• Trayvon Martin had traces of THC in his blood.
Toxicology tests reveal that the drug THC, the active ingredient in marijuana, was in Martin’s system, although it does not mean he had used it on the night of the shooting. Marijuana can stay in the user’s system for 30 days or more depending on the potency of the plant, the user’s metabolism and other factors. Only a trace amount was found in his blood. If he had used it just prior to the shooting, much more would have shown up in tests.
• Trayvon Martin may have been running from Zimmerman at first.
The Seminole County Sheriff’s Department’s Computer Aided Dispatch shows that Zimmerman called police to report a suspicious person, then told them the subject was running from him. The exchange between the dispatcher and Zimmerman shows that he was advised not to continue to follow Martin. One witness interviewed said she saw one of the subjects chasing the other, but could not see who was who. A recording of a female identified as Martin’s longtime friend who was on the phone with him just before the shooting said he began to run when he realized Zimmerman was following him.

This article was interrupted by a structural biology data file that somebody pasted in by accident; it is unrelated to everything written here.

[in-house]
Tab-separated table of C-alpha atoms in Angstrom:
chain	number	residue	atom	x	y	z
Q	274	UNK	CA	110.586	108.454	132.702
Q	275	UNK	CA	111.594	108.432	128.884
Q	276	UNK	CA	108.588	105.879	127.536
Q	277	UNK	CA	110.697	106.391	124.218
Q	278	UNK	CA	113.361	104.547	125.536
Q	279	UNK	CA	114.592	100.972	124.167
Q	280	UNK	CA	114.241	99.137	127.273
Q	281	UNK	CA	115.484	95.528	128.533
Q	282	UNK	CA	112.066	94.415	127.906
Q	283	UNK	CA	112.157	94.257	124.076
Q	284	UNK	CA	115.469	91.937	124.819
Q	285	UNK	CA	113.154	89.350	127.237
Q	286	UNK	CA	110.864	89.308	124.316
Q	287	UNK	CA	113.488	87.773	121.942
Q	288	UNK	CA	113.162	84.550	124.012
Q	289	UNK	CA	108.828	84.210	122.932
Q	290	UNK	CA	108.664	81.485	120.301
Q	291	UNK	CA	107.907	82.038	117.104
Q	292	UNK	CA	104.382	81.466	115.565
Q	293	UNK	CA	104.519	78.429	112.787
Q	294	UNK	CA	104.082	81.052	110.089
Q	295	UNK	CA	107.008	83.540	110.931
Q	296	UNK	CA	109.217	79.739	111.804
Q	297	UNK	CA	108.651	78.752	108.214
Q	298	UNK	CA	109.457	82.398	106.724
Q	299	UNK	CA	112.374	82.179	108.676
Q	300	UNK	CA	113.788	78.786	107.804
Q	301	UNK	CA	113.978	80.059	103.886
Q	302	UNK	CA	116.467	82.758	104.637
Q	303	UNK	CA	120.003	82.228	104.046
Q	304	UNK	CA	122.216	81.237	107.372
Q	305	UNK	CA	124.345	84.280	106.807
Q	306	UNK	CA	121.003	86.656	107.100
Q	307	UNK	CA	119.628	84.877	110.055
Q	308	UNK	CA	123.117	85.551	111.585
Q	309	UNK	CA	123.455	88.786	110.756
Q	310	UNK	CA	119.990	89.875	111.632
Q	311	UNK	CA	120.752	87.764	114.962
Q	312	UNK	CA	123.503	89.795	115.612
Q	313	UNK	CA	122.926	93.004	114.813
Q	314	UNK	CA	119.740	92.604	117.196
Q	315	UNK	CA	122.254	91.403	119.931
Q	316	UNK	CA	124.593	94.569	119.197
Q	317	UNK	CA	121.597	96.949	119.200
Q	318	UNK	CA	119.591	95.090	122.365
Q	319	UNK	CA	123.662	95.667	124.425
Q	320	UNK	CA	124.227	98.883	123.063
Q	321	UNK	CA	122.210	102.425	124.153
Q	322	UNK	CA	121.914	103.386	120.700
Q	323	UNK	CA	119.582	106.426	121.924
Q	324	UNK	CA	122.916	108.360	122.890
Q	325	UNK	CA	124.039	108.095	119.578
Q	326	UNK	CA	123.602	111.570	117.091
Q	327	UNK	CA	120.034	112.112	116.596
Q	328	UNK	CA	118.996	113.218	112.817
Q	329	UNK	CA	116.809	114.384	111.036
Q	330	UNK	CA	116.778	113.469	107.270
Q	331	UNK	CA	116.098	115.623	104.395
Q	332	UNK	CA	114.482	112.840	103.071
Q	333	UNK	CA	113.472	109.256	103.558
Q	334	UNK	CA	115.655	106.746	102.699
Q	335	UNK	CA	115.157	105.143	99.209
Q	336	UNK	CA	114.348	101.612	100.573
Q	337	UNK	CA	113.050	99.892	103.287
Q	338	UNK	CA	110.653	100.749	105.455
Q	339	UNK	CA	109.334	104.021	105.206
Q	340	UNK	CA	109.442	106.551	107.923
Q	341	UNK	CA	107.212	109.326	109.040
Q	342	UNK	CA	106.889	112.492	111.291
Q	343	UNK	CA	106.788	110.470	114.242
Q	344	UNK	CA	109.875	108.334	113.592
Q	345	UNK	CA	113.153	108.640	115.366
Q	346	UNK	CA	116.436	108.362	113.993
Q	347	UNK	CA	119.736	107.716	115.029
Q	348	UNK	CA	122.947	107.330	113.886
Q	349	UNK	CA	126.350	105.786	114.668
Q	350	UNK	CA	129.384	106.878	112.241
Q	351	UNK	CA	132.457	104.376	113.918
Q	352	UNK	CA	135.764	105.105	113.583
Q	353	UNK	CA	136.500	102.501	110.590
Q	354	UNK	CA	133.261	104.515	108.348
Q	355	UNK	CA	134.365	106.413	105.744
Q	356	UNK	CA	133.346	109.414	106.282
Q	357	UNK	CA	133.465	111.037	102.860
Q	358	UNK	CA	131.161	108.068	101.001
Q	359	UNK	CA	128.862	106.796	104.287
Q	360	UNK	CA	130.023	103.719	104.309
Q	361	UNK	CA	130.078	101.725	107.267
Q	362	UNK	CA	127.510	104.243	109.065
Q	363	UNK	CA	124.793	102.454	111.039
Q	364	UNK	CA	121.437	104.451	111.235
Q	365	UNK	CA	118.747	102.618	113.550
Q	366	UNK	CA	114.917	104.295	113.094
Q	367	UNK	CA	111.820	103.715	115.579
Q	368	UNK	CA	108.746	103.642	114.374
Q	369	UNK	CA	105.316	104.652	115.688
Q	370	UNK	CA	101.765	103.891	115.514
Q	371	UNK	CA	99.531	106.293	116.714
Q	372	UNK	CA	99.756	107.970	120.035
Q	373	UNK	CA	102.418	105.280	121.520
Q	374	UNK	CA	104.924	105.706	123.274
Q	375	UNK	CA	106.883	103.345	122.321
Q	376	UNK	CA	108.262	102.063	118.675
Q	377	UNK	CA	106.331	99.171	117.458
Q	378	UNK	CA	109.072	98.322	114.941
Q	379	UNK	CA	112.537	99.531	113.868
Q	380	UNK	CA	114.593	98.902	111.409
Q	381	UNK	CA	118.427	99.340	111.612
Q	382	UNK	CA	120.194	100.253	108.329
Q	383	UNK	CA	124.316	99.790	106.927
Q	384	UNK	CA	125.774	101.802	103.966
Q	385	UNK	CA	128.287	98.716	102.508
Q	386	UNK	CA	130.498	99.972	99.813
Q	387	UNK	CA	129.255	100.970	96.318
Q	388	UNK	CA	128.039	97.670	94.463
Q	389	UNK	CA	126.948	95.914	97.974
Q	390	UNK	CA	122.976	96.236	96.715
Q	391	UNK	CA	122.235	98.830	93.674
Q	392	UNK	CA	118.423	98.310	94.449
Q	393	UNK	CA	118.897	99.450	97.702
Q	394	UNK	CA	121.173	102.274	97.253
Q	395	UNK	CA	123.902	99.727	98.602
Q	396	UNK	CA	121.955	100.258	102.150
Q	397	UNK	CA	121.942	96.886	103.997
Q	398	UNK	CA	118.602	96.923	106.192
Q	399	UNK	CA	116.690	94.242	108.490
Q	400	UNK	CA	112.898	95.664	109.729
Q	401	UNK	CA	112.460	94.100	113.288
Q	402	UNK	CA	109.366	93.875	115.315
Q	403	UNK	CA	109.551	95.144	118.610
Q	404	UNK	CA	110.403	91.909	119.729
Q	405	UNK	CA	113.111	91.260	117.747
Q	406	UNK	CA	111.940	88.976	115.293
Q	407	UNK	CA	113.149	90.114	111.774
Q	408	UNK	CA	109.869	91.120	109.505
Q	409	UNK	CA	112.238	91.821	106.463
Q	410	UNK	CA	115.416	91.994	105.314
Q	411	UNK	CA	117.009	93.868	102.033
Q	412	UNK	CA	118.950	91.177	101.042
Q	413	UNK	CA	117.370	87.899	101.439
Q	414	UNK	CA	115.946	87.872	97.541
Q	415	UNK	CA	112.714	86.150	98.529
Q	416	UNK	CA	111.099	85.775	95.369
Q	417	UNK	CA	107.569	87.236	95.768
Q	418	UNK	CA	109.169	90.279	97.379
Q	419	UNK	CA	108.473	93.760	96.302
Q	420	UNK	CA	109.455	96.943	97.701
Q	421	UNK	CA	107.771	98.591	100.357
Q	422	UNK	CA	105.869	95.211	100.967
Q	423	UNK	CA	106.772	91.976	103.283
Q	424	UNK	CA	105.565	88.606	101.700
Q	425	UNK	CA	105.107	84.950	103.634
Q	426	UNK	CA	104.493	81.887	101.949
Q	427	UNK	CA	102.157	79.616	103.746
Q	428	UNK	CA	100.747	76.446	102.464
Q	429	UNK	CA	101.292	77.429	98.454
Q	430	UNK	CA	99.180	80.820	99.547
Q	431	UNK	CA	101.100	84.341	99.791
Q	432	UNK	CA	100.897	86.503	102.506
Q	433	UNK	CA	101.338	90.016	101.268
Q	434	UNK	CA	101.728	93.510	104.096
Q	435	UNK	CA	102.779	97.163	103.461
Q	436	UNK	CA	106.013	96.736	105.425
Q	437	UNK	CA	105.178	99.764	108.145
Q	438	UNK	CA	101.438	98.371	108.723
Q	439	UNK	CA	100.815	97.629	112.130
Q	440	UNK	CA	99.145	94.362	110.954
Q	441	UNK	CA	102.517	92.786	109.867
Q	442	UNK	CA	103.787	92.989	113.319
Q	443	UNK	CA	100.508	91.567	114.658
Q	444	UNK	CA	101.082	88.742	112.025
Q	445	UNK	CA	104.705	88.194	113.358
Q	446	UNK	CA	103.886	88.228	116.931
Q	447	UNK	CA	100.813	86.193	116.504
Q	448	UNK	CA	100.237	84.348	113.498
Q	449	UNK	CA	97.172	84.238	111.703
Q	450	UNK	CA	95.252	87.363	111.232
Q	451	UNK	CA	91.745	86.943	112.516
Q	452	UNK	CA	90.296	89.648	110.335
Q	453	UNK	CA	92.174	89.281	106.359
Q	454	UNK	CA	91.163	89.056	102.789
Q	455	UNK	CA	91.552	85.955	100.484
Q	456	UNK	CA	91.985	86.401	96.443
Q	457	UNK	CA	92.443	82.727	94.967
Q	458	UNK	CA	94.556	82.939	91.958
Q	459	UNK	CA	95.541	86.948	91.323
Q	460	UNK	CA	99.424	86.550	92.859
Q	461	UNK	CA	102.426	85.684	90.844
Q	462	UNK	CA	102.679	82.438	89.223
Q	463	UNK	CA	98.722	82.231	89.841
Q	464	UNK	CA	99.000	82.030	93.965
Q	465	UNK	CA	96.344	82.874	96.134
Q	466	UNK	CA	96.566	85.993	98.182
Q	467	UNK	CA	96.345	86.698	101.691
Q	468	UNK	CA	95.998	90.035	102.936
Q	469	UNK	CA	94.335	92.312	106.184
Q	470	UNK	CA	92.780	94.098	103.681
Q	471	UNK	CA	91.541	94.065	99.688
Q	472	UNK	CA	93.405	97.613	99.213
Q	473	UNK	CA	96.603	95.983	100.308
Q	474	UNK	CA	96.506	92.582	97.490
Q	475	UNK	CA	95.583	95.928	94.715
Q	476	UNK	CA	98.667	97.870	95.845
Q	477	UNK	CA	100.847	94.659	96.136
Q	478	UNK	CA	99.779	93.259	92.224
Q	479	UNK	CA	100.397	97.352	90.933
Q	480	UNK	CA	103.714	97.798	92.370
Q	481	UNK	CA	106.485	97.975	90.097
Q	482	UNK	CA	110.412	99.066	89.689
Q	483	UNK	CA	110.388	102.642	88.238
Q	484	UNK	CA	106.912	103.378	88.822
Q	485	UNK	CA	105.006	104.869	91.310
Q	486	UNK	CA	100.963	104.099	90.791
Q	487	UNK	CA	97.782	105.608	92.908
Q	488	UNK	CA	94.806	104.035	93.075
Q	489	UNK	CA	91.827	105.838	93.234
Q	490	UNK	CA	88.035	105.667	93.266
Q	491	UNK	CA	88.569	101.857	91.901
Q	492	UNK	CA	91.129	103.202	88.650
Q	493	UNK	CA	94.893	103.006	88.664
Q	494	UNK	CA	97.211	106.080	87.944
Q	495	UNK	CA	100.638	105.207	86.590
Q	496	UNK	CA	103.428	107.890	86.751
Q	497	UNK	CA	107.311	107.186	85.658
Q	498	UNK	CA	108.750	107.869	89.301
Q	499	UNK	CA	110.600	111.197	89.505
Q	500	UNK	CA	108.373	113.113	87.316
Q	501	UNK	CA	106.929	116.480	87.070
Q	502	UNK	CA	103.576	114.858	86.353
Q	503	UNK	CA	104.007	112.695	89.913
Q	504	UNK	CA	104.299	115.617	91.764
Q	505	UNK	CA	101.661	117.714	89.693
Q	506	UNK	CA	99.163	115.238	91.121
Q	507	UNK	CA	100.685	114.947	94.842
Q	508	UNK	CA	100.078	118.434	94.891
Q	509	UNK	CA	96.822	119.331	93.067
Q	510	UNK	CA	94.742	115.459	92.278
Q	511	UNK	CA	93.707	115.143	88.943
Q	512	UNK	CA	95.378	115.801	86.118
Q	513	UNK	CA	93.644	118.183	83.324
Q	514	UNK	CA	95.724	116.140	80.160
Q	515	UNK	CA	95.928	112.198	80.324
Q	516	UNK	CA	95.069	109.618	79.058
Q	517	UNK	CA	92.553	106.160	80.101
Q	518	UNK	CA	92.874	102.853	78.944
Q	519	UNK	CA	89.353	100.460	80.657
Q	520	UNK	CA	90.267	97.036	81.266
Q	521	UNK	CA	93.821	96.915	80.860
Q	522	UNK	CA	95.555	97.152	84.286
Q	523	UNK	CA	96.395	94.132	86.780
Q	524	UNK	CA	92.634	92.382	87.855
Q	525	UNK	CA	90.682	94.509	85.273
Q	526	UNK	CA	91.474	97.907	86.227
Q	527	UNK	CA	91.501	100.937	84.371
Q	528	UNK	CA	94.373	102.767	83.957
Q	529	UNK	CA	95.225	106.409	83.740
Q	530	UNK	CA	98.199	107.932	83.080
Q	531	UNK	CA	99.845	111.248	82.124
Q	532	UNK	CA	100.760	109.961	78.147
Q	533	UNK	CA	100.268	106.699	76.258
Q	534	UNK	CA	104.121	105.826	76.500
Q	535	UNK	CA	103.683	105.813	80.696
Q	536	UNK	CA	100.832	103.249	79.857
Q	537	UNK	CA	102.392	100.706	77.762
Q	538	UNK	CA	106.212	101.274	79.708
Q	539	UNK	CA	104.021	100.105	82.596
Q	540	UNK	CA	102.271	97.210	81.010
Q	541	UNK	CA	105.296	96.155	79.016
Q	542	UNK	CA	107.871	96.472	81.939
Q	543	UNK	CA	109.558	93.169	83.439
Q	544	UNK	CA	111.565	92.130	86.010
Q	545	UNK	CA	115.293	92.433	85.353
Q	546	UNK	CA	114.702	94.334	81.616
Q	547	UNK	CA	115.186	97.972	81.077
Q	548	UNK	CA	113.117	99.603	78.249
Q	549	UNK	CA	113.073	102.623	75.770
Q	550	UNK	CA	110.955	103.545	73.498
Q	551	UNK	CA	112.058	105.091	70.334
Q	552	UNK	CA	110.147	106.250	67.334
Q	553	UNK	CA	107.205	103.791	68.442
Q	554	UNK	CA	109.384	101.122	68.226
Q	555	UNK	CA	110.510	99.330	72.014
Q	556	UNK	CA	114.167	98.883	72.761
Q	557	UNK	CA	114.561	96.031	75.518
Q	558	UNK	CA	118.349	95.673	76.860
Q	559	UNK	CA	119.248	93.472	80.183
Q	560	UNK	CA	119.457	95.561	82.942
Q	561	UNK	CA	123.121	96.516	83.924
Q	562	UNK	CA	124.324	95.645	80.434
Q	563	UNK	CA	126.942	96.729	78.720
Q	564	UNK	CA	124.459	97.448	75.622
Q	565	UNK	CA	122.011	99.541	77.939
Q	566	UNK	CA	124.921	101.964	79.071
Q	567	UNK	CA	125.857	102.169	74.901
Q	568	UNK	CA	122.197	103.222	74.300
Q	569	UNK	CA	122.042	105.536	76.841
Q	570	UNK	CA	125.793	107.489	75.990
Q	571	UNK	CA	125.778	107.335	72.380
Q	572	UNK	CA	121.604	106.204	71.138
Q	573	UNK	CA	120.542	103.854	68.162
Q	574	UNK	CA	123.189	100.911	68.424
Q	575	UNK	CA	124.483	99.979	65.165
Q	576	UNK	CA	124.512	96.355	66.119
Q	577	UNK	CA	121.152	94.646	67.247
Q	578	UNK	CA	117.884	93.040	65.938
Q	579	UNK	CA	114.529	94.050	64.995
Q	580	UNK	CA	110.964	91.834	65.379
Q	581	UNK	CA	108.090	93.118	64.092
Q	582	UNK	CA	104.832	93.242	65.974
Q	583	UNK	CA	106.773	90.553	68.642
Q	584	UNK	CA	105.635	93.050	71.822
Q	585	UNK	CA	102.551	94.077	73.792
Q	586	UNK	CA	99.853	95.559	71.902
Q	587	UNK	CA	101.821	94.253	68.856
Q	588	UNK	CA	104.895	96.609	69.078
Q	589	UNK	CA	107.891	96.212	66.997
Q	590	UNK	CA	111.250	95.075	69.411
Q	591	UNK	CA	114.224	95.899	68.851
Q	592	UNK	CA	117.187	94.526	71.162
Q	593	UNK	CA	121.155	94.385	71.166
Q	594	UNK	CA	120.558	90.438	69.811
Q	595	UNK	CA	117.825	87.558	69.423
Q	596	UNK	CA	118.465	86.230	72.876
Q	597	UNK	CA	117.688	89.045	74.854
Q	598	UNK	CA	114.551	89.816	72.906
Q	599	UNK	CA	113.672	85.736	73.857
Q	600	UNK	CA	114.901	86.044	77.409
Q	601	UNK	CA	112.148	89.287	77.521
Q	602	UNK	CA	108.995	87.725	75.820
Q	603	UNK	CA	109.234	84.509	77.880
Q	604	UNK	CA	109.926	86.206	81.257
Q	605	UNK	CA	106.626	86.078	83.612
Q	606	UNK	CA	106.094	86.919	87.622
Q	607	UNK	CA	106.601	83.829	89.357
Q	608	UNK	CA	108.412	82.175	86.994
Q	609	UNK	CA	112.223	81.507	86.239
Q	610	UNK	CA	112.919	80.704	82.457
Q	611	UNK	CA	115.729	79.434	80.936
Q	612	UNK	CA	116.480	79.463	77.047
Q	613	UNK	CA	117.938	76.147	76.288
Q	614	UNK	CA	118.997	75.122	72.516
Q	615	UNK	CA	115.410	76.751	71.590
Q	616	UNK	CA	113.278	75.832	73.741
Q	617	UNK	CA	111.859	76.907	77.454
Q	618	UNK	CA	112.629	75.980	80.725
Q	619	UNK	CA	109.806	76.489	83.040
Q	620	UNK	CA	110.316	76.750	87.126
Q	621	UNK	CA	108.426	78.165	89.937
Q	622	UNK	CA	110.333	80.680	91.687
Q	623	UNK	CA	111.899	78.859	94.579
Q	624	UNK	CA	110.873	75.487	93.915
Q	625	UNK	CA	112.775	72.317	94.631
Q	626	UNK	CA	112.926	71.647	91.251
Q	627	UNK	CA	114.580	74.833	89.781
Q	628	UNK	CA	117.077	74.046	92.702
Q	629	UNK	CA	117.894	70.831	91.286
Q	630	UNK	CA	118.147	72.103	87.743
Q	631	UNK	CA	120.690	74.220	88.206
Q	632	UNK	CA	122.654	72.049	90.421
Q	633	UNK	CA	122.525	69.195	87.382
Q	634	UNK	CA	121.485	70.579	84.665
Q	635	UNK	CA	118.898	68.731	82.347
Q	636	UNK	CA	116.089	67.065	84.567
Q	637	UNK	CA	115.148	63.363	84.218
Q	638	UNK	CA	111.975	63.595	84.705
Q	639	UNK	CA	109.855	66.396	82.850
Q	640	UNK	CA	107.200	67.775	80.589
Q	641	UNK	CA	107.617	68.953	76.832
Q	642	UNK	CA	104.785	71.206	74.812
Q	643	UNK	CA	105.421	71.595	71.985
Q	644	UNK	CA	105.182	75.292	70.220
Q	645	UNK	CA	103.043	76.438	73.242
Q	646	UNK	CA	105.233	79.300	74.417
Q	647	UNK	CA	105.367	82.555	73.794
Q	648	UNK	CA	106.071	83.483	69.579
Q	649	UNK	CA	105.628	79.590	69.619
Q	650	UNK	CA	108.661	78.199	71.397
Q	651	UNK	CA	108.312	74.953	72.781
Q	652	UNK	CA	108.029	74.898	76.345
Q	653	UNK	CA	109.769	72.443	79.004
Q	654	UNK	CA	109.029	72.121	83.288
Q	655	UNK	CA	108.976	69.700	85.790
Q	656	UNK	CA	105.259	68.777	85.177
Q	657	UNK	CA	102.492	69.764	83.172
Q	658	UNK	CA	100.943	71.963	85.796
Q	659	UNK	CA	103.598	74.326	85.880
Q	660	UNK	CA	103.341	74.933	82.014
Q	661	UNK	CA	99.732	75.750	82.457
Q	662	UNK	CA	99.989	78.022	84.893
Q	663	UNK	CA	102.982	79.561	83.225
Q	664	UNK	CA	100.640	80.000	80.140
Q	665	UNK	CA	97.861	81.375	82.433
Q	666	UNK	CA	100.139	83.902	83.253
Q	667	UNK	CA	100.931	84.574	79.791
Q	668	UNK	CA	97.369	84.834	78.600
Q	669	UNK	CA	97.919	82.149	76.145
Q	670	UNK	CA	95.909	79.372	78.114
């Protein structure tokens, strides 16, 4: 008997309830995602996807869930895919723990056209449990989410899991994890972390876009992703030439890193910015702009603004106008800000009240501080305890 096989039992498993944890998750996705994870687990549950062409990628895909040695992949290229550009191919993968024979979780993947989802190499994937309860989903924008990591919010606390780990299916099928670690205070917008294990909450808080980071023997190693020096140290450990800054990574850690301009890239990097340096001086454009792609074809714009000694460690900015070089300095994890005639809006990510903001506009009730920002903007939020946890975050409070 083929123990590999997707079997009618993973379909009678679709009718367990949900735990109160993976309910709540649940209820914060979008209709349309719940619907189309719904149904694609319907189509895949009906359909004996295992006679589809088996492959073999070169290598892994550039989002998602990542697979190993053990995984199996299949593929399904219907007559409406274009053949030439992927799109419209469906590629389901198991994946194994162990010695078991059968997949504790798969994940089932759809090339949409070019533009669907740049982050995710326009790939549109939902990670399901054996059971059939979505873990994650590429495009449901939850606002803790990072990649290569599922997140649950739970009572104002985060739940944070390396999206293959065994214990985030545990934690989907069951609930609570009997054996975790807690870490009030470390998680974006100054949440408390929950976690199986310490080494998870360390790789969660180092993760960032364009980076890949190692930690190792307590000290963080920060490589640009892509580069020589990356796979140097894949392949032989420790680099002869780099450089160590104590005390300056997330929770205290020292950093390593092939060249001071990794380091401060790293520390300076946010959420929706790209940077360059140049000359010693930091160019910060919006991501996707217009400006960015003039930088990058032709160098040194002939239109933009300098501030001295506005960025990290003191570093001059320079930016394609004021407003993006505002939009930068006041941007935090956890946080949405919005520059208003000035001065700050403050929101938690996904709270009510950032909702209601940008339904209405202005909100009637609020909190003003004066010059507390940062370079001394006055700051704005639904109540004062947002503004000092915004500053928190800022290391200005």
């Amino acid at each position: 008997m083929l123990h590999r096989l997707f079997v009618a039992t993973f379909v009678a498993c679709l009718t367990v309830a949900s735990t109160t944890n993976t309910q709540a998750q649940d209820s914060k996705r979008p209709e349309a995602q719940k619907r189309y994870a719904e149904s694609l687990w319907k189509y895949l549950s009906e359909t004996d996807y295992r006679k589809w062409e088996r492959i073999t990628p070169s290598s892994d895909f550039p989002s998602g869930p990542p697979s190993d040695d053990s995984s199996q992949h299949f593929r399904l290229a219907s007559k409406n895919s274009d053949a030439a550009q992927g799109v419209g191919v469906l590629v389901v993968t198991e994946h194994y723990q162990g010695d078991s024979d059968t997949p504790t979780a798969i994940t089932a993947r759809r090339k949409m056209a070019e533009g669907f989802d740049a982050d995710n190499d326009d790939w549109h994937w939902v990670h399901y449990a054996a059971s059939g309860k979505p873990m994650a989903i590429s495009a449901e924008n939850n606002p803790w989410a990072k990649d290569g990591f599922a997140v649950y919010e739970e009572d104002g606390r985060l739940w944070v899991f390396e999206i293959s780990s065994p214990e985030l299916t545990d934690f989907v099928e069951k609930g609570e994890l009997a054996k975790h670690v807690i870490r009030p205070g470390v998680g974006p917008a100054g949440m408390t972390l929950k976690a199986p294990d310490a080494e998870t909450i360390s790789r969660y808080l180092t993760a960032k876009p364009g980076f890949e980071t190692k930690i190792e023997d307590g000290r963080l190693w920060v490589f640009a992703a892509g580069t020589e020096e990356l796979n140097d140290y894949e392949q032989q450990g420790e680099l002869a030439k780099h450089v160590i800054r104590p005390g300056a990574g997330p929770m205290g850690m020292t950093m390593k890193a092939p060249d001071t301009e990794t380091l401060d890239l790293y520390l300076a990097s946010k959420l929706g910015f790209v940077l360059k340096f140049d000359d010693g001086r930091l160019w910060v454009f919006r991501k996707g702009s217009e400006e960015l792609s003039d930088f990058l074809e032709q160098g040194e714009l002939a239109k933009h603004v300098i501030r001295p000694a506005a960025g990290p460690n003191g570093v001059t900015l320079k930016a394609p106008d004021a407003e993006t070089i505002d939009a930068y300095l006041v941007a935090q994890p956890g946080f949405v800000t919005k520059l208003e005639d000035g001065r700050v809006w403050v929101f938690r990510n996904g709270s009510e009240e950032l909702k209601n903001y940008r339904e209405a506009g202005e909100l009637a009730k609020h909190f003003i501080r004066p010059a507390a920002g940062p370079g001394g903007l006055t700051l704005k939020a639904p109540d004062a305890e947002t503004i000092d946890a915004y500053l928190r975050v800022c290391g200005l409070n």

(MORE: Report Details Zimmerman’s Injuries on Night of Trayvon Martin Shooting)
• The lead investigator felt that there was enough evidence, based on what he saw, to charge Zimmerman.
Although much of his statement is redacted, Sanford PD investigator Chris Serino questioned witnesses over the course of weeks, listened to audio of 911 calls and analyzed information from the general practitioner Zimmerman went to the day after the shooting. He felt that based on his investigation, whose details he forwarded to Brevard/Seminole Country State Attorney Norm Wolfinger, there was enough to charge Zimmerman with manslaughter. According to the police capias request, or request for charges to be filed, another official felt that Zimmerman could have avoided any trouble if he had either stayed in his vehicle or at least identified himself to Martin.
“The encounter between George Zimmerman and Trayvon Martin was ultimately avoidable by Zimmerman, if Zimmerman had remained in his vehicle and awaited the arrival of law enforcement or conversely if he had identified himself to Martin as a concerned citizen and initiated dialogue to dispel each party’s concern,” the report said. “There is no indication that Trayvon Martin was involved in any criminal activity at the time of the encounter.”
Categories: Discrimination, Police Brutality, Racism, Racist Oppression, Statements, U.S. News
Tell us Your Thoughts